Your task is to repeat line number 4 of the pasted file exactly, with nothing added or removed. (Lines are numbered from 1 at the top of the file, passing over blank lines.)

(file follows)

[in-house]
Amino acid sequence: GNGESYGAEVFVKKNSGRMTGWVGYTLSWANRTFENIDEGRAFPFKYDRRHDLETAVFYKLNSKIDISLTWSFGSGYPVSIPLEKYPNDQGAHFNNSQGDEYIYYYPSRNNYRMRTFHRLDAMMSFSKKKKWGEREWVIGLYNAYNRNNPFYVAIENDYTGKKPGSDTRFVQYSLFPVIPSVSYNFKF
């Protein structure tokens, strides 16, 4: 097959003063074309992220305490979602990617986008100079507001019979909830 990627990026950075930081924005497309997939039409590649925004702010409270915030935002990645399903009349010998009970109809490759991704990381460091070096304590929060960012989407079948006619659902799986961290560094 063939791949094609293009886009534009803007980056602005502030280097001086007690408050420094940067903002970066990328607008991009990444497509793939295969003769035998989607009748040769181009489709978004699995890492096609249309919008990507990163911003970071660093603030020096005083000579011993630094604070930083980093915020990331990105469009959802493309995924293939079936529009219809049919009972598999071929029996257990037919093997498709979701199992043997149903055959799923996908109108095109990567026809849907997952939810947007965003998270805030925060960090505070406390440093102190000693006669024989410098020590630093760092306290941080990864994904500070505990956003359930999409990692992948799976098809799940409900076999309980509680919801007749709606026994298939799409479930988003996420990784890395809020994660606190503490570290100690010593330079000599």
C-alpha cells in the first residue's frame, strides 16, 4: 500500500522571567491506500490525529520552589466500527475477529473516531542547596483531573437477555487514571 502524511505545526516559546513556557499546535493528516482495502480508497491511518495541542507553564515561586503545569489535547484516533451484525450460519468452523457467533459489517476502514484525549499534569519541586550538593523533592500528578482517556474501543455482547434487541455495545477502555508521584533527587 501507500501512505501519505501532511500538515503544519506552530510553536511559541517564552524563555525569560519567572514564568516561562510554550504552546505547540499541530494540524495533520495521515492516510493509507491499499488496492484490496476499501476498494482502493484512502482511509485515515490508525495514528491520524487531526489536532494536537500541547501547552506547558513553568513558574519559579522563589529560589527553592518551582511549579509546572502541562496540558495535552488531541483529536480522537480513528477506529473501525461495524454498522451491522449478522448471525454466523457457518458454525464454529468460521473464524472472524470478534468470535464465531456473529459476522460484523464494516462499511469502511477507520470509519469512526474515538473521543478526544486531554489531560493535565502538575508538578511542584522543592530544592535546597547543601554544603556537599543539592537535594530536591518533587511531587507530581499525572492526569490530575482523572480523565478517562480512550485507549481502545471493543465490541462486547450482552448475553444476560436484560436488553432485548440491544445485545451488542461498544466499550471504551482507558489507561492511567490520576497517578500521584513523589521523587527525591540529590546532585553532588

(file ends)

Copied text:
C-alpha cells in the first residue's frame, strides 16, 4: 500500500522571567491506500490525529520552589466500527475477529473516531542547596483531573437477555487514571 502524511505545526516559546513556557499546535493528516482495502480508497491511518495541542507553564515561586503545569489535547484516533451484525450460519468452523457467533459489517476502514484525549499534569519541586550538593523533592500528578482517556474501543455482547434487541455495545477502555508521584533527587 501507500501512505501519505501532511500538515503544519506552530510553536511559541517564552524563555525569560519567572514564568516561562510554550504552546505547540499541530494540524495533520495521515492516510493509507491499499488496492484490496476499501476498494482502493484512502482511509485515515490508525495514528491520524487531526489536532494536537500541547501547552506547558513553568513558574519559579522563589529560589527553592518551582511549579509546572502541562496540558495535552488531541483529536480522537480513528477506529473501525461495524454498522451491522449478522448471525454466523457457518458454525464454529468460521473464524472472524470478534468470535464465531456473529459476522460484523464494516462499511469502511477507520470509519469512526474515538473521543478526544486531554489531560493535565502538575508538578511542584522543592530544592535546597547543601554544603556537599543539592537535594530536591518533587511531587507530581499525572492526569490530575482523572480523565478517562480512550485507549481502545471493543465490541462486547450482552448475553444476560436484560436488553432485548440491544445485545451488542461498544466499550471504551482507558489507561492511567490520576497517578500521584513523589521523587527525591540529590546532585553532588